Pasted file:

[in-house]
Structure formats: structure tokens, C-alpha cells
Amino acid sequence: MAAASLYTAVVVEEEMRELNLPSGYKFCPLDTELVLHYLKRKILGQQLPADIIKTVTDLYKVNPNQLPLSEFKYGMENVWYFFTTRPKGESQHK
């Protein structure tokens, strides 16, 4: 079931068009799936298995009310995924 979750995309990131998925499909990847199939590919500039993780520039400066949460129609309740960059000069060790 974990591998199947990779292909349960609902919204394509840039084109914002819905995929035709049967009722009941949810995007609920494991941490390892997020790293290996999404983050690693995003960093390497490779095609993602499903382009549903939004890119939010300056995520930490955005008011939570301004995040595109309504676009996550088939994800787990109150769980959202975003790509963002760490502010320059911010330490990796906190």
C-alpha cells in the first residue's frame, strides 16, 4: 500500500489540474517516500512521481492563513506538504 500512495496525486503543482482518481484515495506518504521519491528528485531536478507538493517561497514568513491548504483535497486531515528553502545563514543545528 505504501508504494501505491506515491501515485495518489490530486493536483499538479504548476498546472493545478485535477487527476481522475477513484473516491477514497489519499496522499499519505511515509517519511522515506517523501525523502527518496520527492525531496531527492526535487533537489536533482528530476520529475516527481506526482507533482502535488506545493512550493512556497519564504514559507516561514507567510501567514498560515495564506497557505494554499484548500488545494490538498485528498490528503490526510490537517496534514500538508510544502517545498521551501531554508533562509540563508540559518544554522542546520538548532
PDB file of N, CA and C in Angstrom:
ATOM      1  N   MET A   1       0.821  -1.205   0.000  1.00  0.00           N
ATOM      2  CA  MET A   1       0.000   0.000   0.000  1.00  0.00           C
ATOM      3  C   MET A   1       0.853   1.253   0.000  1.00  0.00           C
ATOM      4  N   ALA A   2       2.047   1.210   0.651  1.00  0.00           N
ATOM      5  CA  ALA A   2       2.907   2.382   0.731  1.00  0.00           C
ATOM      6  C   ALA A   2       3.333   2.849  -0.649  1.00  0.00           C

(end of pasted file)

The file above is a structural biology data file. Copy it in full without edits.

[in-house]
Structure formats: structure tokens, C-alpha cells
Amino acid sequence: MAAASLYTAVVVEEEMRELNLPSGYKFCPLDTELVLHYLKRKILGQQLPADIIKTVTDLYKVNPNQLPLSEFKYGMENVWYFFTTRPKGESQHK
């Protein structure tokens, strides 16, 4: 079931068009799936298995009310995924 979750995309990131998925499909990847199939590919500039993780520039400066949460129609309740960059000069060790 974990591998199947990779292909349960609902919204394509840039084109914002819905995929035709049967009722009941949810995007609920494991941490390892997020790293290996999404983050690693995003960093390497490779095609993602499903382009549903939004890119939010300056995520930490955005008011939570301004995040595109309504676009996550088939994800787990109150769980959202975003790509963002760490502010320059911010330490990796906190």
C-alpha cells in the first residue's frame, strides 16, 4: 500500500489540474517516500512521481492563513506538504 500512495496525486503543482482518481484515495506518504521519491528528485531536478507538493517561497514568513491548504483535497486531515528553502545563514543545528 505504501508504494501505491506515491501515485495518489490530486493536483499538479504548476498546472493545478485535477487527476481522475477513484473516491477514497489519499496522499499519505511515509517519511522515506517523501525523502527518496520527492525531496531527492526535487533537489536533482528530476520529475516527481506526482507533482502535488506545493512550493512556497519564504514559507516561514507567510501567514498560515495564506497557505494554499484548500488545494490538498485528498490528503490526510490537517496534514500538508510544502517545498521551501531554508533562509540563508540559518544554522542546520538548532
PDB file of N, CA and C in Angstrom:
ATOM      1  N   MET A   1       0.821  -1.205   0.000  1.00  0.00           N
ATOM      2  CA  MET A   1       0.000   0.000   0.000  1.00  0.00           C
ATOM      3  C   MET A   1       0.853   1.253   0.000  1.00  0.00           C
ATOM      4  N   ALA A   2       2.047   1.210   0.651  1.00  0.00           N
ATOM      5  CA  ALA A   2       2.907   2.382   0.731  1.00  0.00           C
ATOM      6  C   ALA A   2       3.333   2.849  -0.649  1.00  0.00           C